Time to pass Employee Free Choice

Workers pack halls of Congress to demand passage of right-to-organize bill

“I served my nation to protect the laws of our land, not companies like Smithfield that deprive us of those laws,” meatpacking worker Keith Ludlum told a packed congressional hearing last week.

The Employees Free Choice Act (EFCA), which would stop bosses like Smithfield from denying workers the right to organize, was reintroduced in Congress Feb. 8. The bill hit the street running with 232 co-sponsors, including seven Republicans. Supporters are pushing for a March 1 vote.

Following the bill’s introduction, the House Education and Labor Committee, under its new chair George Miller (D-Calif.), held a lively three-hour hearing with both sides lobbing verbal grenades.

Miller, lead House sponsor of EFCA, told a Feb. 6 press conference that leveling the playing field to let workers choose to join unions “is a basic and fundamental human right and a basic and fundamental civil right.”

The EFCA gives workers the right to form a union when a majority signs cards. Under its rules, the union must be recognized by the employer — the boss will no longer have effective veto power as is now the case. Current law allows the employer to insist on a drawn-out election process even after the majority of workers have signed cards.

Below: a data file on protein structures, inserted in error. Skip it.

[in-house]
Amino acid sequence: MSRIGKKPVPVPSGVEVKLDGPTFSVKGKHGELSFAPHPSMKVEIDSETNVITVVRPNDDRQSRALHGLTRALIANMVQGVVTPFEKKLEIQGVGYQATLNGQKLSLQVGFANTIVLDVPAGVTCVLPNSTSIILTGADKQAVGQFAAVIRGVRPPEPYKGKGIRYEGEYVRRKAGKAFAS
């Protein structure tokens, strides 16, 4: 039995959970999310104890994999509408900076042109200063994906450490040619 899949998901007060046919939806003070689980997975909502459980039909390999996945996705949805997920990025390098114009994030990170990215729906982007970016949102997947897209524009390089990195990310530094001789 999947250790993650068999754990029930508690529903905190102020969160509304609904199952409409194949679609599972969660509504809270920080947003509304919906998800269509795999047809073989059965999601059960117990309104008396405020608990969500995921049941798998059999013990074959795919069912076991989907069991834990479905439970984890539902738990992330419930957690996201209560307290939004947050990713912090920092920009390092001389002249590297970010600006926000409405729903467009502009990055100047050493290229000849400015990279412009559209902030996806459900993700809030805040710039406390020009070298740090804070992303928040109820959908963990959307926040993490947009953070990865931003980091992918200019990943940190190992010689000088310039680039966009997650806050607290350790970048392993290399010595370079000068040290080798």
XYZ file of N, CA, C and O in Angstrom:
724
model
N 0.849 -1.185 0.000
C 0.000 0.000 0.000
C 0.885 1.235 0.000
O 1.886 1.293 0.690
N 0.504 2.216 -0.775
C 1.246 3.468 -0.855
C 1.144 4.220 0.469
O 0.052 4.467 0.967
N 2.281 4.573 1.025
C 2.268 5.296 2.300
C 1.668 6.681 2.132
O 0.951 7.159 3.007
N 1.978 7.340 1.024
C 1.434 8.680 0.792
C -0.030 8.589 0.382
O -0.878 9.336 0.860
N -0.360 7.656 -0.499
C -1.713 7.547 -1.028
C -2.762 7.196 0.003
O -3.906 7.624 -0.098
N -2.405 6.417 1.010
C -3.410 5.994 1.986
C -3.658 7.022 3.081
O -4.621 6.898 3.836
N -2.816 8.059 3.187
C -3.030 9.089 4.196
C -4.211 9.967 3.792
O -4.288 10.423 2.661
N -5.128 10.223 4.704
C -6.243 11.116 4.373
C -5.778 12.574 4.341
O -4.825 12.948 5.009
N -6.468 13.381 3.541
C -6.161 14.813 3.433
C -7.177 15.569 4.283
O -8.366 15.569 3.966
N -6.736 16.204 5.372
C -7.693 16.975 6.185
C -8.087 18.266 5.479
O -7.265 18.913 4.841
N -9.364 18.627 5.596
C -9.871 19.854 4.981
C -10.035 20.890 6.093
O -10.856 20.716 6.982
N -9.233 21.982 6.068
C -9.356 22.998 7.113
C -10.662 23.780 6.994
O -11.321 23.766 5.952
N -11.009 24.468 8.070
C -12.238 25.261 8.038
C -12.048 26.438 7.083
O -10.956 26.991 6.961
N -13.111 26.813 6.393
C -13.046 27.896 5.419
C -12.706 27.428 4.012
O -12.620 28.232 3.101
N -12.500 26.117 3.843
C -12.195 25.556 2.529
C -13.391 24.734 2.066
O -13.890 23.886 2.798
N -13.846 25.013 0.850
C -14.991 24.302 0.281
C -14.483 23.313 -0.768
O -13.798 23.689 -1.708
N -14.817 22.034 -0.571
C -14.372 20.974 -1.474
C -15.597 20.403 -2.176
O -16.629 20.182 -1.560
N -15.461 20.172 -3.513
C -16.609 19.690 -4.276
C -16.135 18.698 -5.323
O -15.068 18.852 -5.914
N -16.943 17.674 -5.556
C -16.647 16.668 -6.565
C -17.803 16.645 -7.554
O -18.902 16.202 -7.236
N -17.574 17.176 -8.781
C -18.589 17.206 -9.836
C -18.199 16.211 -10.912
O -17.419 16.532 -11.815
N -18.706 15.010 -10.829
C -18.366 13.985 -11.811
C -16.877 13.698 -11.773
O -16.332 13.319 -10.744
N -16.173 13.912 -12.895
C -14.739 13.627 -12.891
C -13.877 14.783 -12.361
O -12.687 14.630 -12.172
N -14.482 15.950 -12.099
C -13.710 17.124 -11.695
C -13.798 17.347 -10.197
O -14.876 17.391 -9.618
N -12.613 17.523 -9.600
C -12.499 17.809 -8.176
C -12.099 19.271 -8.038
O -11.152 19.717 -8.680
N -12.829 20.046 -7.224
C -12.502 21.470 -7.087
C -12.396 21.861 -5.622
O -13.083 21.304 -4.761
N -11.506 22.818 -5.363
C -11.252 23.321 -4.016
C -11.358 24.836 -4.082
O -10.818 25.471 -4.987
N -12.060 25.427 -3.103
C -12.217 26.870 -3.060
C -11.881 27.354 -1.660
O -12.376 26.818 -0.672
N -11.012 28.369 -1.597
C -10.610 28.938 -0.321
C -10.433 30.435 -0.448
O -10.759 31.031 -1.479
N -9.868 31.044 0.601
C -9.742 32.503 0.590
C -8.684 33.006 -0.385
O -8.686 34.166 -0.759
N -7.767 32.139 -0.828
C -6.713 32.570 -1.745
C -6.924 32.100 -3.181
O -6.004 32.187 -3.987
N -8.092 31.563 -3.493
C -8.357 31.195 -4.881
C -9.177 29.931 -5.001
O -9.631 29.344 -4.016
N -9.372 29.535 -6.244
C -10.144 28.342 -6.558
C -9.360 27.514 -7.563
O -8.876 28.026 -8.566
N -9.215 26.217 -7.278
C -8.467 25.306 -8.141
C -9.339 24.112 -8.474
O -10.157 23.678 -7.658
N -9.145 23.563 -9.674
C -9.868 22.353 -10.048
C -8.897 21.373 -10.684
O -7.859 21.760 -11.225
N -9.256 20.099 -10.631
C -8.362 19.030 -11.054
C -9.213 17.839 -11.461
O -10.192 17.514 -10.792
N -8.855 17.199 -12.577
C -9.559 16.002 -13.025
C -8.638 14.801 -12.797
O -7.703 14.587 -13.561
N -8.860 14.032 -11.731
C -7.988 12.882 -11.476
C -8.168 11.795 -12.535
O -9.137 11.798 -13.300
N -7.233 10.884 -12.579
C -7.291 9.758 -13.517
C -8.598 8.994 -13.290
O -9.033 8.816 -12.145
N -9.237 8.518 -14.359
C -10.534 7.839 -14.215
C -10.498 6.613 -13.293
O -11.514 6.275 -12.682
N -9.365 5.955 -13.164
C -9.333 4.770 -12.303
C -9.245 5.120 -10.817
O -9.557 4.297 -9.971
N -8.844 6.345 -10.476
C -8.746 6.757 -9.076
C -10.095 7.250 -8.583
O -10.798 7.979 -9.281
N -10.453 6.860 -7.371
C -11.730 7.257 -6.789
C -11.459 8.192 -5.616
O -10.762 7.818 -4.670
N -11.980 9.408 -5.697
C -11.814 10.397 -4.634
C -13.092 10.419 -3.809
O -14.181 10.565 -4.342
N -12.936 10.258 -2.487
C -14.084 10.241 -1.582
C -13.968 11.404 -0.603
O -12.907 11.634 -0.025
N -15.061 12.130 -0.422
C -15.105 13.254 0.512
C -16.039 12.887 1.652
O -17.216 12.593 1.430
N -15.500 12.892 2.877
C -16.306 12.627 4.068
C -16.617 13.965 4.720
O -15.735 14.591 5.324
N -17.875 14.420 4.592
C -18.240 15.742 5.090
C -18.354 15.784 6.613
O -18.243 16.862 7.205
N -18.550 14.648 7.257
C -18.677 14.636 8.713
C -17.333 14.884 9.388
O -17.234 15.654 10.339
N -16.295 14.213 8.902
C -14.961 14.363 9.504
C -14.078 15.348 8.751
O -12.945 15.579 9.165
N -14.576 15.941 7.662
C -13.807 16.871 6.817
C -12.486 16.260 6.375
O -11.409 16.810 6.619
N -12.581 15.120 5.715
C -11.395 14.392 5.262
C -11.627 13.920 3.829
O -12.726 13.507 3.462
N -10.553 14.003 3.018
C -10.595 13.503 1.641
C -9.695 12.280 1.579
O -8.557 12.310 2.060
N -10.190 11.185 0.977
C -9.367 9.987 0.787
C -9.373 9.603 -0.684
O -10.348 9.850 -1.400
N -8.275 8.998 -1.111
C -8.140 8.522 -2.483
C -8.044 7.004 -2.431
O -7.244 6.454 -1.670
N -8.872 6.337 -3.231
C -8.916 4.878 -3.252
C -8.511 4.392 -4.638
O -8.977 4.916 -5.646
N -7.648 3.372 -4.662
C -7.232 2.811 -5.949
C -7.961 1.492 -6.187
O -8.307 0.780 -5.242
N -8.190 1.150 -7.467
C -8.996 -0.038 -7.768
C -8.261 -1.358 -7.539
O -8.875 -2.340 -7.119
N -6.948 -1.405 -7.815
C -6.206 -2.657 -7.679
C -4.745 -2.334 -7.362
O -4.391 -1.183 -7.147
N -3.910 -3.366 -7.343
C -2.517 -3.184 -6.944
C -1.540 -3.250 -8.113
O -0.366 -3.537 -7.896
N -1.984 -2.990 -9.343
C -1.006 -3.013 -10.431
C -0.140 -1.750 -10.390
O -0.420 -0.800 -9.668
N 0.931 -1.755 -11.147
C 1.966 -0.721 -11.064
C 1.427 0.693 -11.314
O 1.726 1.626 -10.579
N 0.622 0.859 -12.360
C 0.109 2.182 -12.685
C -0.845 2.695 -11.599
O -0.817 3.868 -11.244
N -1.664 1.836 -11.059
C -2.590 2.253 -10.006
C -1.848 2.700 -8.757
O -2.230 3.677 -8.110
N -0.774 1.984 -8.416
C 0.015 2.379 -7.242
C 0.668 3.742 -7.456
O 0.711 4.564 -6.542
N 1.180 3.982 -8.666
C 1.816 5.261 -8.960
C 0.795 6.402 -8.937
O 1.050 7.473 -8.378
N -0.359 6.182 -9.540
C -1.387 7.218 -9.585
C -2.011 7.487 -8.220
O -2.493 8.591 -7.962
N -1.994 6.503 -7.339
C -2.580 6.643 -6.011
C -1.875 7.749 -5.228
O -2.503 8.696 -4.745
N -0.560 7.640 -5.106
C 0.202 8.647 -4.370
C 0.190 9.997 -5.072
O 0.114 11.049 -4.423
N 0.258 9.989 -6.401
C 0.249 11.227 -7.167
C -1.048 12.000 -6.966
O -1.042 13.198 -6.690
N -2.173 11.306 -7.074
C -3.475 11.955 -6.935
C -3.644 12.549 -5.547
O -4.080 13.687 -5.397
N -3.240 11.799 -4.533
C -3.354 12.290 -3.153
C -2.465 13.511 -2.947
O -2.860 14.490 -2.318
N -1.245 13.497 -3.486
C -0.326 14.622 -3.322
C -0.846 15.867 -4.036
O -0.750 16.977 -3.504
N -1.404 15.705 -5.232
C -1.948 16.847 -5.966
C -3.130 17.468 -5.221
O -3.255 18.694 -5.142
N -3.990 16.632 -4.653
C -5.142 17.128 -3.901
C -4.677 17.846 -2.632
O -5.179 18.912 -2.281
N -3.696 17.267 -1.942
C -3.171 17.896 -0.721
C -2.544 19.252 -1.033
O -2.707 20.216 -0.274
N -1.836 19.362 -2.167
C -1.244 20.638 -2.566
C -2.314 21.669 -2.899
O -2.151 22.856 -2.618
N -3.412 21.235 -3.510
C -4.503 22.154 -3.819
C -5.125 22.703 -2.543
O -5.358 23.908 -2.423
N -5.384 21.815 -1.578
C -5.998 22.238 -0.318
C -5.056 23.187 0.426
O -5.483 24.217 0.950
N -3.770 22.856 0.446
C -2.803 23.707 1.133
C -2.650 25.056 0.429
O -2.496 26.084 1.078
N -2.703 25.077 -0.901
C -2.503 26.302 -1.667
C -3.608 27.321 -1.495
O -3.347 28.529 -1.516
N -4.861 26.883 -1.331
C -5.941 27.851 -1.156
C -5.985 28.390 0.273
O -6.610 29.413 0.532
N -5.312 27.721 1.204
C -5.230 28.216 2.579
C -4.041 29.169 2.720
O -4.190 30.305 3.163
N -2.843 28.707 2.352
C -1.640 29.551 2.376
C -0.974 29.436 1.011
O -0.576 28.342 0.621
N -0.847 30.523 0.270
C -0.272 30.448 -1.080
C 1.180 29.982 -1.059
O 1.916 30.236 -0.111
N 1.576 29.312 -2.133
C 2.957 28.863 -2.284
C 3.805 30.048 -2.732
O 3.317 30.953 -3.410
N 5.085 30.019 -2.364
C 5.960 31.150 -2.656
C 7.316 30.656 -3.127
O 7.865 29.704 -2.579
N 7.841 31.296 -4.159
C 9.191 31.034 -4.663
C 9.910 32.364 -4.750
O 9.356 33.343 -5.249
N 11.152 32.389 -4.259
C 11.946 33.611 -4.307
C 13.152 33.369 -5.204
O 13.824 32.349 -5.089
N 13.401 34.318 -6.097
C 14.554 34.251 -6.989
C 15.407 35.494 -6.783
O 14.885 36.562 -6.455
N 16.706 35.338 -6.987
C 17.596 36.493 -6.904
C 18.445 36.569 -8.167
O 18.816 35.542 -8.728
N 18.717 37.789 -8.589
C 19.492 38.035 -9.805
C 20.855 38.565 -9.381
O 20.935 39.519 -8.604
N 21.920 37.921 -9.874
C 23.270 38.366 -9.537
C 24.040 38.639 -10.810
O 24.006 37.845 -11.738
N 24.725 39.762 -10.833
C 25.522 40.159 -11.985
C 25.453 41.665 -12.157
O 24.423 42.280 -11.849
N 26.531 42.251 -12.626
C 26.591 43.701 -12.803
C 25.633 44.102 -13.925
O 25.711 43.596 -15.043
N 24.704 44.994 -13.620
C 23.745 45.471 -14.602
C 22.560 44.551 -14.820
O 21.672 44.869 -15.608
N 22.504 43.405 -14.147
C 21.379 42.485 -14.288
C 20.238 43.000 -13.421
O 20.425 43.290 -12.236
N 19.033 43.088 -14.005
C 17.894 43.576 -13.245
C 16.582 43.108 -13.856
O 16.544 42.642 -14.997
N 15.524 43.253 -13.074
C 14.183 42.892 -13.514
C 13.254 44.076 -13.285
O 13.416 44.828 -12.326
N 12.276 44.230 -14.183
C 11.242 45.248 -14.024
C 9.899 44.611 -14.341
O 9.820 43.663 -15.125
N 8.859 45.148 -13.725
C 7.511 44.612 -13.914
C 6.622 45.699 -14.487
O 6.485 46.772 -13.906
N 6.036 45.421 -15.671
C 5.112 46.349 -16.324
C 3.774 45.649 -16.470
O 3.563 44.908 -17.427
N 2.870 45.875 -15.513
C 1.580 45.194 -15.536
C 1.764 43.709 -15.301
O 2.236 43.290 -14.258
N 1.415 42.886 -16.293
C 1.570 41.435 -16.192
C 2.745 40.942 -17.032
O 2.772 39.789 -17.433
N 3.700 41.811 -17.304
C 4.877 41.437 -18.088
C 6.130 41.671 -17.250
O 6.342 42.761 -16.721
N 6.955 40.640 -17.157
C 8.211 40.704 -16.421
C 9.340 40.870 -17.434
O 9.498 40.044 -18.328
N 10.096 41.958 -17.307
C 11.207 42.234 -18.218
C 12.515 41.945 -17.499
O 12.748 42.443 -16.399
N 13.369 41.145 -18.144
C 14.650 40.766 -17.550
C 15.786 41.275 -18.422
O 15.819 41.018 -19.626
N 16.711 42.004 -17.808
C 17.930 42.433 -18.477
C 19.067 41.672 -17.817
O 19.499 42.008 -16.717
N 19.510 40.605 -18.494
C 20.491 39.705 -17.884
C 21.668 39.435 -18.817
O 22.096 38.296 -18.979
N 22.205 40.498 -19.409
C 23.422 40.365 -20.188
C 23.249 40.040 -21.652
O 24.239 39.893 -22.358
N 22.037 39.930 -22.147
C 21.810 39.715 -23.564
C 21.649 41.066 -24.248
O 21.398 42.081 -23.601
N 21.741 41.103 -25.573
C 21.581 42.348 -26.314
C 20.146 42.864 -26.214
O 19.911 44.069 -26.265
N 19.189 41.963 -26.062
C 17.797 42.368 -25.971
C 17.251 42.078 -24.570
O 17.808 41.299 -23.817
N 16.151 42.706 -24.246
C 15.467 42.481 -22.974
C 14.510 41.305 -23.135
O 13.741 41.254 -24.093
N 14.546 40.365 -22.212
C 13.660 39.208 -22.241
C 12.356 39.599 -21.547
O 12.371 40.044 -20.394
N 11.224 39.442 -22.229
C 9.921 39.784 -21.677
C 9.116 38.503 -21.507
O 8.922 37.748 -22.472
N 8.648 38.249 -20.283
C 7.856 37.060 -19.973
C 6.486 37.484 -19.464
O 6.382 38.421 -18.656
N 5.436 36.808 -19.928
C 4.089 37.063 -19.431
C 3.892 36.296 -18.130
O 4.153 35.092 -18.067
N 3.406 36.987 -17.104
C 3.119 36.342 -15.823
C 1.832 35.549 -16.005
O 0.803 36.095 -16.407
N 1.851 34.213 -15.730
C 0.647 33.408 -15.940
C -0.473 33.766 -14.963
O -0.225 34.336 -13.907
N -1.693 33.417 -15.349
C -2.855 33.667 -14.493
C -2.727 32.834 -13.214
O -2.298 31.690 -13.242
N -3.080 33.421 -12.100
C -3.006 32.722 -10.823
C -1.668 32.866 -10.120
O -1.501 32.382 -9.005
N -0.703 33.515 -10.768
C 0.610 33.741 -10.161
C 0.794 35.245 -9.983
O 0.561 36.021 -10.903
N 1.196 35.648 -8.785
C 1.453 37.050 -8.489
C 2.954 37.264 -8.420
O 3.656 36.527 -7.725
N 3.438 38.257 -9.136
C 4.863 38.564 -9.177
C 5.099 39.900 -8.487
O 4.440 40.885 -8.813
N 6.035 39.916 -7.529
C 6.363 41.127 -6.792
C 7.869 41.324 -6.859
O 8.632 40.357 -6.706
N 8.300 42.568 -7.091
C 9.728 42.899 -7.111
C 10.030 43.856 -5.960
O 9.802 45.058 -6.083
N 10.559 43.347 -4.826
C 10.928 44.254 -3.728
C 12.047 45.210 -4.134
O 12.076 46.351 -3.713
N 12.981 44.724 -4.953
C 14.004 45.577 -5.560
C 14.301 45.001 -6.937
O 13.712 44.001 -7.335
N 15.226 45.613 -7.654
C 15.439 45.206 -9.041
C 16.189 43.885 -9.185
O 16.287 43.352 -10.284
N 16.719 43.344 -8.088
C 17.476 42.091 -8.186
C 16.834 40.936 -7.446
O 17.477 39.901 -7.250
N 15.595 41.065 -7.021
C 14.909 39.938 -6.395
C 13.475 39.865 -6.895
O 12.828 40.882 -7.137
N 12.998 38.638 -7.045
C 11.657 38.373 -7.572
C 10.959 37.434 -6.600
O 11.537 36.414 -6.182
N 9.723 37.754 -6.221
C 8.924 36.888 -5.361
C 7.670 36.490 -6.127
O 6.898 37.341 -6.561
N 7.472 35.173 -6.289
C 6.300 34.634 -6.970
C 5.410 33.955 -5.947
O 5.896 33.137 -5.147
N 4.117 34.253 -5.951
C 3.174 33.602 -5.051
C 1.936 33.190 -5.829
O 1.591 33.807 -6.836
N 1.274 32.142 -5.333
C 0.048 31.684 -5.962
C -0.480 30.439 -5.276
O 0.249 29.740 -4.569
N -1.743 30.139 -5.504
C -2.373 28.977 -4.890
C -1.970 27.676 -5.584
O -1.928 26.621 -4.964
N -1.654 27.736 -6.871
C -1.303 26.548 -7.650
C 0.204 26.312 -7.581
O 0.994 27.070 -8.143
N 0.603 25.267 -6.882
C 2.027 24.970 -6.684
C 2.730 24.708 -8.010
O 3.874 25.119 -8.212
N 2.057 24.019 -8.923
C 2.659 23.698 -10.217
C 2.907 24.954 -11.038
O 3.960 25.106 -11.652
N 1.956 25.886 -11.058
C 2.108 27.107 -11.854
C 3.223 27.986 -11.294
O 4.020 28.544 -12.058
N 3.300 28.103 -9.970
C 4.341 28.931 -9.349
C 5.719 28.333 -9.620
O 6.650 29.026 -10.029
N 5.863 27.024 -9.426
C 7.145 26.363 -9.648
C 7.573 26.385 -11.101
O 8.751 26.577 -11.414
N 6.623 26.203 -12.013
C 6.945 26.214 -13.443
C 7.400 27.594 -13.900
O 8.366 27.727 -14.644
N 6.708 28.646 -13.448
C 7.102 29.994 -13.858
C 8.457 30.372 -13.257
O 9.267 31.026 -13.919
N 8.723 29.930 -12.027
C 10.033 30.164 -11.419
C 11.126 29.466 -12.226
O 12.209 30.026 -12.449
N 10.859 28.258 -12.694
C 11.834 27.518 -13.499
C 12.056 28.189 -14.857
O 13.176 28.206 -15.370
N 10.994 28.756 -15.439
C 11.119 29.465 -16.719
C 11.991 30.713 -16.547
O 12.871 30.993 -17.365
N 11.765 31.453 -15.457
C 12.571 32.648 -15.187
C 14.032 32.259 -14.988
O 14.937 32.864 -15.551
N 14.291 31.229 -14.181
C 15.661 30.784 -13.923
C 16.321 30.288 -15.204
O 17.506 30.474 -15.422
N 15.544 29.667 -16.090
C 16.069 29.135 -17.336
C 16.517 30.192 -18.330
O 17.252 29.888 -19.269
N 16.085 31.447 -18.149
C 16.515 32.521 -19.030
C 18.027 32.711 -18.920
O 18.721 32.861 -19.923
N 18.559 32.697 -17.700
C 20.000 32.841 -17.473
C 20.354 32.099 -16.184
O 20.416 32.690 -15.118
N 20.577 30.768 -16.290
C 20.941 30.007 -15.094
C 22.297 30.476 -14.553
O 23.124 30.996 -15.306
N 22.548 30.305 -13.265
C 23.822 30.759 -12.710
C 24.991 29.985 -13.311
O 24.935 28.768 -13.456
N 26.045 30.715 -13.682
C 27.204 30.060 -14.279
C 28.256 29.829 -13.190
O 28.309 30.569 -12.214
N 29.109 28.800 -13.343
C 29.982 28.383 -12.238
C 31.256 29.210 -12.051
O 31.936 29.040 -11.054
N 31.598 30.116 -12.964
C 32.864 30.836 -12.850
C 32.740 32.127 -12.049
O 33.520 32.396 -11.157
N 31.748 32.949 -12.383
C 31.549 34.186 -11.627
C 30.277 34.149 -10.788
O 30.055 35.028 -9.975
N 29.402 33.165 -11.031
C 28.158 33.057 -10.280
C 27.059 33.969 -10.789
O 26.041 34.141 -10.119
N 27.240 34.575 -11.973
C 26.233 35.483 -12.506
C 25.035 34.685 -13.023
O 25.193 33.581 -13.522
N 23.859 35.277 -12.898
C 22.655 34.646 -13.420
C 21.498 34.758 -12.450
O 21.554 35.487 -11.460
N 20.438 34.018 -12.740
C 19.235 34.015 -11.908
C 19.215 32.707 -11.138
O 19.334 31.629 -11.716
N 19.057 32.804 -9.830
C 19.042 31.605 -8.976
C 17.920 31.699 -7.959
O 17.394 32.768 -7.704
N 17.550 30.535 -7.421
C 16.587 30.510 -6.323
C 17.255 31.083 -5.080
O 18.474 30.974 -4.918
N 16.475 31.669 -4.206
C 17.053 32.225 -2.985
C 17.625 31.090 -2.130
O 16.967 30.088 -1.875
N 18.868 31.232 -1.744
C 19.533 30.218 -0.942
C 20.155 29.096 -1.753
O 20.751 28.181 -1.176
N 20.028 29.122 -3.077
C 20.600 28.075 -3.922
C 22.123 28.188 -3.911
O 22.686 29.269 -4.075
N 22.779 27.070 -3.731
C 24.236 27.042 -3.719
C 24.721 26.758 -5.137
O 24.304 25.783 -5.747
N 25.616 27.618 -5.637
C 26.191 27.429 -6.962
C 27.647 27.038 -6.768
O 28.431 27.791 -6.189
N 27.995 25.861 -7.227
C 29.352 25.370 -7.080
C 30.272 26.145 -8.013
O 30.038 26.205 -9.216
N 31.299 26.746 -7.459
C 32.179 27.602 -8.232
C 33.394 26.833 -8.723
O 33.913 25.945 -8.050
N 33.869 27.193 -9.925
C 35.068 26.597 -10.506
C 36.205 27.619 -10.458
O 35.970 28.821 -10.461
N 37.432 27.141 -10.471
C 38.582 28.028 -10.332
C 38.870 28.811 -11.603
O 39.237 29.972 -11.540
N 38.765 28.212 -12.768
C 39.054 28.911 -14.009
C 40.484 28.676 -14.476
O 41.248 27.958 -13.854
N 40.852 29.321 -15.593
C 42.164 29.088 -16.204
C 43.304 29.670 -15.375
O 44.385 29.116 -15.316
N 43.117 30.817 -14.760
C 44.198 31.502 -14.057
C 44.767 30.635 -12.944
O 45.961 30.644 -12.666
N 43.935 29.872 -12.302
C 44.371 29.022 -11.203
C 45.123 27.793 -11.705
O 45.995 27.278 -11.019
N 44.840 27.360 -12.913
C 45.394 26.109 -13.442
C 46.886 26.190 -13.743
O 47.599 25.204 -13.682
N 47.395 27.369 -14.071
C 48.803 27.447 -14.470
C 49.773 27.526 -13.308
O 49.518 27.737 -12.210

“When I was fired, the supervisors and the deputy sheriff marched me out of the plant in front of all the other employees as an example to intimidate them,” testified Ludlum, who works in the livestock department at Smithfield’s giant pork processing plant in Tar Heel, N.C. Ludlum was fired in 1994 just before a vote on unionization that was narrowly defeated. He wasn’t reinstated until 2000. It took that long for the National Labor Relations Board to rule against the company despite a litany of charges.

The passionate testimony of workers and union representatives about the firings, intimidation, lying and stalling tactics used by employers to undermine the choice of workers to get a union follow the spirit of the historic La Follette hearings of the 1930s, which led to the enactment of the Wagner Act. That 1935 legislation paved the way for this country’s greatest surge of unionization.